9 Jul 2014

Starting your own business as an entrepreneurial occupational therapist

I was asked to contribute to one of AOTA’s (our national OT association) Late Night with New Practitioners posts on OT Connection, specifically geared at entrepreneurism. Here is what I contributed to their July post (OT Connection is for AOTA members only so I am pasting it here).

  1. Let passion be your guide. It’s never too early or too late to start building up your own company.
  2. Jump into the shallow end. Keep your job, do the basic legal paperwork (not that hard or expensive), and test the water in your spare time.
  3. Actively accumulate entrepreneurial resources. Books, mentors, podcasts, interdisciplinary role modeling, observation, inspirational Pinterest quotes, casual discussions, anything and everything.
  4. Save all your ideas and plans in a spot outside of your own head. Think of it as your brain back-up.
  5. Time is money. Frustration is money. Outsource accordingly.
  6. Learn how to spell the word “entrepreneurial”!

Below are the steps I had to take to start my business in San Diego County in the state of CA, so they may be different for yours. This was for me being independent though, no employees, no office location, and private pay only.

I also want to note that I am NOT saying this is an exhaustive list and that in all cases you should double-check for yourself that you are on the right track. This is a generic guide only.

Also, this is with the assumption that you have determined you have a feasible business plan, and now just need to execute the basic legalities/safeties.


1. Apply for a business license/tax certificate through your county government site, a .gov address. Very simple online process with small fee.

1a. Decide whether you are going to be a LLC or Sole proprietorship or what, and the business .gov website you go to will explain if you are even eligible for an LLC. In California, licensed professionals can’t do LLC, so I went with sole proprietorship. It’s pretty simple to look at the options and decide, or run it by a trusted friend/mentor/business person if you’re nervous. It shouldn’t make a big difference at this point, in my possibly ignorant opinion. 🙂 You need to decide so that you check the right box on the business tax certificate/other forms.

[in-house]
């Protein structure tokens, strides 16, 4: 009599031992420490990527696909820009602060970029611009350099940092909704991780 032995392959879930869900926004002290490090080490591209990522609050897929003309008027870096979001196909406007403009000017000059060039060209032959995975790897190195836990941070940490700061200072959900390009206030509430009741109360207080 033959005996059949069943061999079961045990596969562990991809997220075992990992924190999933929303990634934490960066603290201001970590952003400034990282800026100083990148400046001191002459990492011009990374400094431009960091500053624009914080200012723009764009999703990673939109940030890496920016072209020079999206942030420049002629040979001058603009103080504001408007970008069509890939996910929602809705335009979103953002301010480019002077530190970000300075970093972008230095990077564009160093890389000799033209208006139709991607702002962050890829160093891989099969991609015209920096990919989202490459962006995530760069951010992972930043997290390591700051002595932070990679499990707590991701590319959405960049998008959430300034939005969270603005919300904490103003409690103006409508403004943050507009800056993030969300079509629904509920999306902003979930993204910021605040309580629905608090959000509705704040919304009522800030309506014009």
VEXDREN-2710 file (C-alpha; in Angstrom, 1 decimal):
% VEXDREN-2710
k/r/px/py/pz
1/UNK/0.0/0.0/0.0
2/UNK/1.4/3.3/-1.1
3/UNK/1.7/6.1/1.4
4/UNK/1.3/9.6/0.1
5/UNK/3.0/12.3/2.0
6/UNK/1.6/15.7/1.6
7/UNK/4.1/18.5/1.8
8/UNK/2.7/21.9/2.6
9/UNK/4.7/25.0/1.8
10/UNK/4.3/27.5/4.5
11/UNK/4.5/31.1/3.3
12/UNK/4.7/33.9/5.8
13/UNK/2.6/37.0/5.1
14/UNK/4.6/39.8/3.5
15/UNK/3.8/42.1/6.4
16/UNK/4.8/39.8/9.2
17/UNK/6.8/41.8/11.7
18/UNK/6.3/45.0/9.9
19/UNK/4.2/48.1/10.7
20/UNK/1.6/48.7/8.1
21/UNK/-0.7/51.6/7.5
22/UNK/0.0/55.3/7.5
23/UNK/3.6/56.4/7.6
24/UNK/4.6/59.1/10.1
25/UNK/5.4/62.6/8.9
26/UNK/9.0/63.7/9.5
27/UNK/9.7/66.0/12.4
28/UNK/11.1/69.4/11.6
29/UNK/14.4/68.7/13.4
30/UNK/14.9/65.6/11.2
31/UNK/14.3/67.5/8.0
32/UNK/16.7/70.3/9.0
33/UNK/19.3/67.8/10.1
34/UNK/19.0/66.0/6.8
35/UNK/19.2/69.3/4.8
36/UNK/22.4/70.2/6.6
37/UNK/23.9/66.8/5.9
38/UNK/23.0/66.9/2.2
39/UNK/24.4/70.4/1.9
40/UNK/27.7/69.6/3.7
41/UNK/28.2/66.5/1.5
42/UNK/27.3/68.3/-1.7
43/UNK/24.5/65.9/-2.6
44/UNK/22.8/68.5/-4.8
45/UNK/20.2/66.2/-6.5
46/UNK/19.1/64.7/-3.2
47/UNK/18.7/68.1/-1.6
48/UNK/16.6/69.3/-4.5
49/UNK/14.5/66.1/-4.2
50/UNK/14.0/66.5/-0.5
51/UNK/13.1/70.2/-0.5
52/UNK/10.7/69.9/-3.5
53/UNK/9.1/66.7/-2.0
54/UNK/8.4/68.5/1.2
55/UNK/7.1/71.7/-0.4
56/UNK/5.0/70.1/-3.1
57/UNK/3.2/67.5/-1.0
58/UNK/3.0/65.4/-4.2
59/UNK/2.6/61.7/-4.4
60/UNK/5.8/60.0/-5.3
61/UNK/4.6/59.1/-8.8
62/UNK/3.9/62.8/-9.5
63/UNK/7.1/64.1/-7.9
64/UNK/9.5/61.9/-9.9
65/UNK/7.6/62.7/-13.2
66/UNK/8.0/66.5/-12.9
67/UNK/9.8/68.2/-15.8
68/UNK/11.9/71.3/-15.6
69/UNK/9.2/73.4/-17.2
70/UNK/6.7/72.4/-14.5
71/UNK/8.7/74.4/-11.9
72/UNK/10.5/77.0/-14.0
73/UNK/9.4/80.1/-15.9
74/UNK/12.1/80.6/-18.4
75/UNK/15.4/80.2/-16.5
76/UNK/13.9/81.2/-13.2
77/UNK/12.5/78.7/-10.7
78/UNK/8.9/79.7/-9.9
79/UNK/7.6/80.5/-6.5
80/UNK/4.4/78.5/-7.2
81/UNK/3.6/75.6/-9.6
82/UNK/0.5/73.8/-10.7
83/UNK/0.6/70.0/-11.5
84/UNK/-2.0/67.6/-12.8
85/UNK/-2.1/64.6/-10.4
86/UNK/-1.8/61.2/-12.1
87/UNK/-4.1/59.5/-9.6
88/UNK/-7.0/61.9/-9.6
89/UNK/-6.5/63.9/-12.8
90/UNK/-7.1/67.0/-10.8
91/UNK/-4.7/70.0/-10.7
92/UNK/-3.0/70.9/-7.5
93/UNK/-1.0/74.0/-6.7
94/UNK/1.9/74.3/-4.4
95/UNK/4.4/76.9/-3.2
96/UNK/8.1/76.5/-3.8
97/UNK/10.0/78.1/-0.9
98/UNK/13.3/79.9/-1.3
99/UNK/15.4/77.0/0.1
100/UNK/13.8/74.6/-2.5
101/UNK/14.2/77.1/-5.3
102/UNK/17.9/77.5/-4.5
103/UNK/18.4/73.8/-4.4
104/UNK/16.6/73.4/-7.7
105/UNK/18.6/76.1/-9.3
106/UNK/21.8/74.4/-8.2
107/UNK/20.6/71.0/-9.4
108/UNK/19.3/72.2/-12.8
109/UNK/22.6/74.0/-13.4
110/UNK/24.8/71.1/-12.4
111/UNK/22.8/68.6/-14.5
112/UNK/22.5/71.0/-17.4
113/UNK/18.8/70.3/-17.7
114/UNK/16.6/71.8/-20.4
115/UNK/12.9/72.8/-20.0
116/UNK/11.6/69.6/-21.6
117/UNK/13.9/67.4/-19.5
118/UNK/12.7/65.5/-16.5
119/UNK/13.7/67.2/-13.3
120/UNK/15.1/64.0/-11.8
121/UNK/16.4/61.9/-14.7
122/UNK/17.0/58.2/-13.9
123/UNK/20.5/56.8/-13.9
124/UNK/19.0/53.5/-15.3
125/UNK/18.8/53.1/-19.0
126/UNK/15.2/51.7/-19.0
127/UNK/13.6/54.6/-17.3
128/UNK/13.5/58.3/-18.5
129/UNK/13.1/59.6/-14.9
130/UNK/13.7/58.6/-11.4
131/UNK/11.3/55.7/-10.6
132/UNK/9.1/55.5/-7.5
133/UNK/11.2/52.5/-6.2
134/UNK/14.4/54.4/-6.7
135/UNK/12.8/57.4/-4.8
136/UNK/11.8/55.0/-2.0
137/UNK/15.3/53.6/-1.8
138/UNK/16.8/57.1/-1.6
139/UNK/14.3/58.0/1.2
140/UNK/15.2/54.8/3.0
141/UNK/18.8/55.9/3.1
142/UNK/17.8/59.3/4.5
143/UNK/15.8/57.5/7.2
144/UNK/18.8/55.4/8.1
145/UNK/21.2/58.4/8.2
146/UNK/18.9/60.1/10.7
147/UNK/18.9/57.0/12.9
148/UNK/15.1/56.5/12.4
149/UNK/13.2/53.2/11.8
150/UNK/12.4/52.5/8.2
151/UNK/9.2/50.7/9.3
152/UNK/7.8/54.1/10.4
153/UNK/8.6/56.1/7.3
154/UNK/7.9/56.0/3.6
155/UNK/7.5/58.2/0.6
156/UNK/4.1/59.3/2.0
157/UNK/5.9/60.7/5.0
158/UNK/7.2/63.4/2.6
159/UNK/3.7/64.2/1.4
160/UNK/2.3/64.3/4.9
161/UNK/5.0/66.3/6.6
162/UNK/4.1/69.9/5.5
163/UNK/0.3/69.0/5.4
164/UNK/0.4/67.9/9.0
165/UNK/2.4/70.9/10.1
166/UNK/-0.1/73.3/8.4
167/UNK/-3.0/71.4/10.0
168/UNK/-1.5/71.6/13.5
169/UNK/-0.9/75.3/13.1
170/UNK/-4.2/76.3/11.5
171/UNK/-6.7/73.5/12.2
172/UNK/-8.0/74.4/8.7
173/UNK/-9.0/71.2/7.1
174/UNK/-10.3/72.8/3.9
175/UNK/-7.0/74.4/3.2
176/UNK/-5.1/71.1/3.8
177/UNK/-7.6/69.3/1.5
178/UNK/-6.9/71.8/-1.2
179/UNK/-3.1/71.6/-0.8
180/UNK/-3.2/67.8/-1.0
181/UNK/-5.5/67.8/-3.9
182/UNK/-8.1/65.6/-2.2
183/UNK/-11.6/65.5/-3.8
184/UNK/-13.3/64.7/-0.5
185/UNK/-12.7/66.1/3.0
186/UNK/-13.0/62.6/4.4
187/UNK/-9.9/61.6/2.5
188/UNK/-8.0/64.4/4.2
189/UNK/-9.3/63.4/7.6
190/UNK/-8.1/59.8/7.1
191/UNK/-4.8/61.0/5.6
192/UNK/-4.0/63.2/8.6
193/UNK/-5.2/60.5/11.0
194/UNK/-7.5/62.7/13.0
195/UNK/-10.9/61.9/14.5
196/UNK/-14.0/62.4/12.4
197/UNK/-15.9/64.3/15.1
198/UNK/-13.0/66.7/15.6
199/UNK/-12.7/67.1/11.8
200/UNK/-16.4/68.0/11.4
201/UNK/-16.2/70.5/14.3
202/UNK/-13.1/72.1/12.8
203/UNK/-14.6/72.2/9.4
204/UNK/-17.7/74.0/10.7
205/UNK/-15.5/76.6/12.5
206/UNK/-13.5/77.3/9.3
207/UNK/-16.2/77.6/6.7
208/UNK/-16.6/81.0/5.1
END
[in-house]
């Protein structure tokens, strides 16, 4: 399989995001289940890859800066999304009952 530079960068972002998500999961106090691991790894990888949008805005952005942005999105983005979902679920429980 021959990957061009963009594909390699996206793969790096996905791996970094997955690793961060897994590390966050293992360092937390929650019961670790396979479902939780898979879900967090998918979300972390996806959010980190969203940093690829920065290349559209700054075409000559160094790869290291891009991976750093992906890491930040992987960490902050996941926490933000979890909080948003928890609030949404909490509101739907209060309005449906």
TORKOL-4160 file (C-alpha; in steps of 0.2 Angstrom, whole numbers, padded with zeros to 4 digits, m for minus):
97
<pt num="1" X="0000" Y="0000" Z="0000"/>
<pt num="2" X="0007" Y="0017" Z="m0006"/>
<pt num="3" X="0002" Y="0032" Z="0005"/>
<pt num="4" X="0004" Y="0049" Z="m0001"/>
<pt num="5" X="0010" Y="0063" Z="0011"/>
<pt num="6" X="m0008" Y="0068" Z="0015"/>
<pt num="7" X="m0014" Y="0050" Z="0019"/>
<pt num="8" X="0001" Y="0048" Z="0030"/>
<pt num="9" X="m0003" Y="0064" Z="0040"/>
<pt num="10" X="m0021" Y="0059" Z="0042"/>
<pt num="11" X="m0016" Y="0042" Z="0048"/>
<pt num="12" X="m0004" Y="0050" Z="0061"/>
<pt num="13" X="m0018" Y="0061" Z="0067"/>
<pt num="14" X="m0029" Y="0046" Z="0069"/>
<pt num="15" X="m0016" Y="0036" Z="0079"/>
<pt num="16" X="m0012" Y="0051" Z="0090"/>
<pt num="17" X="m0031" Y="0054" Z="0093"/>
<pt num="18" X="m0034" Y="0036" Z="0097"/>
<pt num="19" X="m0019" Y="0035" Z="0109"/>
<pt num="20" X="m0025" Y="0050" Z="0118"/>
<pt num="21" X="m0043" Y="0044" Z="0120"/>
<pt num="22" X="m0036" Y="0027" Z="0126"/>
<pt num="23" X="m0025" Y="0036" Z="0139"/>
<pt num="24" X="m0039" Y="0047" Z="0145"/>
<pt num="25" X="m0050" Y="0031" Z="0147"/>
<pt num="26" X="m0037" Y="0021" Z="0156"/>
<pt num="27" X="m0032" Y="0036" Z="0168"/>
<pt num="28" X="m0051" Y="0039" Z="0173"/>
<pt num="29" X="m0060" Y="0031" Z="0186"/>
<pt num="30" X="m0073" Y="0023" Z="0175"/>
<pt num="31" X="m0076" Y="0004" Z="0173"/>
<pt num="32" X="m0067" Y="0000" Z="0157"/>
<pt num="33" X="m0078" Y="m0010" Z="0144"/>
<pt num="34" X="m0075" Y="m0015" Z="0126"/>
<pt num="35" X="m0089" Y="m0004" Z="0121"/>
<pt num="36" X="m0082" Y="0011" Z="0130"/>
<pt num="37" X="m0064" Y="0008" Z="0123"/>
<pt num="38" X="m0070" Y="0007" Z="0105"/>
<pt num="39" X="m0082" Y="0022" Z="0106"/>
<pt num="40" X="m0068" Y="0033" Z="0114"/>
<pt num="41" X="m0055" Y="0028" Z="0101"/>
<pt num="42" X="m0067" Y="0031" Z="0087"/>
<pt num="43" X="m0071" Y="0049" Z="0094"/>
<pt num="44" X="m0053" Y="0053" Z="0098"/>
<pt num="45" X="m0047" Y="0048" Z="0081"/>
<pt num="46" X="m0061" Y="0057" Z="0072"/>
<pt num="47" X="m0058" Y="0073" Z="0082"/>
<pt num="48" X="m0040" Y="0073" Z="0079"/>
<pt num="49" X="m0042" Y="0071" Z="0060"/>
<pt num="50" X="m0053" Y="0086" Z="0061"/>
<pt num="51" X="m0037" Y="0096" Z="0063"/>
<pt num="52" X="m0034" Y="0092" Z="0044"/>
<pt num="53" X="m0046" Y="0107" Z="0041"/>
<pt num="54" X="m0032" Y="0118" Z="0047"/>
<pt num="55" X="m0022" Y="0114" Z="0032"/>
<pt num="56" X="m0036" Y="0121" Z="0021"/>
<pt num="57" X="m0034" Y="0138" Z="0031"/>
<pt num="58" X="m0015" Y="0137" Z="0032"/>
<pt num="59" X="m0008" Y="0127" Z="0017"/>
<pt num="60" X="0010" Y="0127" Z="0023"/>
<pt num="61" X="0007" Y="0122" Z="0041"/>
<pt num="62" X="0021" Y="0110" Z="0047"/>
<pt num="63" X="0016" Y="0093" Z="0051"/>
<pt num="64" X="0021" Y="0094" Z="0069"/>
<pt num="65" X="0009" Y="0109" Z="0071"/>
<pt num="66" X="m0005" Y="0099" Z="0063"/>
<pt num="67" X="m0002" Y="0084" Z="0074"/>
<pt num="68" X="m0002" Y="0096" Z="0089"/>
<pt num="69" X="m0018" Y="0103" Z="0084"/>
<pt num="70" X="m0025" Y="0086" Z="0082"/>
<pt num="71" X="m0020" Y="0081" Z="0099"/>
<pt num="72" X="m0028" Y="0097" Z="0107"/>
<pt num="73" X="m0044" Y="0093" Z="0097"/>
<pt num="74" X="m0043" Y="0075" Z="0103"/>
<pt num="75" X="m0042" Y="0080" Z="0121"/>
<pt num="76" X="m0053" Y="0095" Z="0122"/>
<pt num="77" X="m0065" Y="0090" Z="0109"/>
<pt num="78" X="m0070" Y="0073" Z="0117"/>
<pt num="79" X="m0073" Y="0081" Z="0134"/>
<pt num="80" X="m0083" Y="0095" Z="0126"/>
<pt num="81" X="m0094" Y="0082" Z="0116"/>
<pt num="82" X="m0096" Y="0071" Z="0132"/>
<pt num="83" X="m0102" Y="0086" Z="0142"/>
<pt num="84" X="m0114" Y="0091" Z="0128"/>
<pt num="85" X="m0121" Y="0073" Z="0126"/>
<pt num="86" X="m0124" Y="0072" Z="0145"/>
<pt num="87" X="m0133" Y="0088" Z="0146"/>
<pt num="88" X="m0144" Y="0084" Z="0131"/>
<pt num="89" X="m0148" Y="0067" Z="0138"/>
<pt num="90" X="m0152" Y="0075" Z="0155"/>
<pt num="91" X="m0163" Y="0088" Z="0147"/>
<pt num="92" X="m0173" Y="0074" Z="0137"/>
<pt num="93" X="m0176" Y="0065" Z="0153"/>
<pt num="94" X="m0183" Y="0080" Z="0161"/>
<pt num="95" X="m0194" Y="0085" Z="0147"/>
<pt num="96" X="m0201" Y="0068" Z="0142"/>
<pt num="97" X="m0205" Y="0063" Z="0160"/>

2. If you have a fictitious business name, meaning that your own name is not in the title, then you have to register that with your county. You’d contact the county and you get the form, very basic form and small fee, to register it. For my county, once I submitted the form, they gave me another small task or so, very straight forward, from there.

3. Sign up for an EIN, or taxpayer ID number, through irs.gov. Very quick and easy. This basically just means that as a business, you can use that number versus your social security number.

4. Get a business banking account. For mine, because I had a fictitious business name, they had to wait until I could show them I had applied for the fictitious name, so don’t try this too soon, or find out what they will need.

5. Get both umbrella/general AND professional liability insurance. I used HPSO for professional liability, and I was able to do umbrella/general with my current go-to company for financial/insurance needs, USAA. It will up your insurance just a little bit for some pretty significant coverage, so a good deal.

6. I have no idea what to tell you if you are wanting to apply to be part of insurance companies, hopefully someone else can chime in. Nor do I know all the details if you are wanting to have your own office/employees etc. This is for me going to people’s homes or local places or doing consultation. Just me, and no office, and private pay only.

7. Business cards! Marketing! Etc! Ideally, find a mentor, someone who is already doing this type of practice, to ensure you have done everything you need to do for your own county.

8. Get an accountant BEFORE YOU NEED THEM FOR TAXES. To ensure you are doing the right things so that when tax season comes along, you A) have someone you trust, B) have an established relationship, and C) know you have done the correct things.

9. OUTSOURCE/RESOURCE. Need help with a website? Help with marketing/business card design? Yes, you can do it all yourself, but your time and frustration both count as money. Ten hours of frustration to do something someone else could do in an hour? You’ve lost at least $400 dollars of your own time and mental health, and could have paid someone far less. Network and find out who other people are using.

Category: Occupational Therapy | Comments: none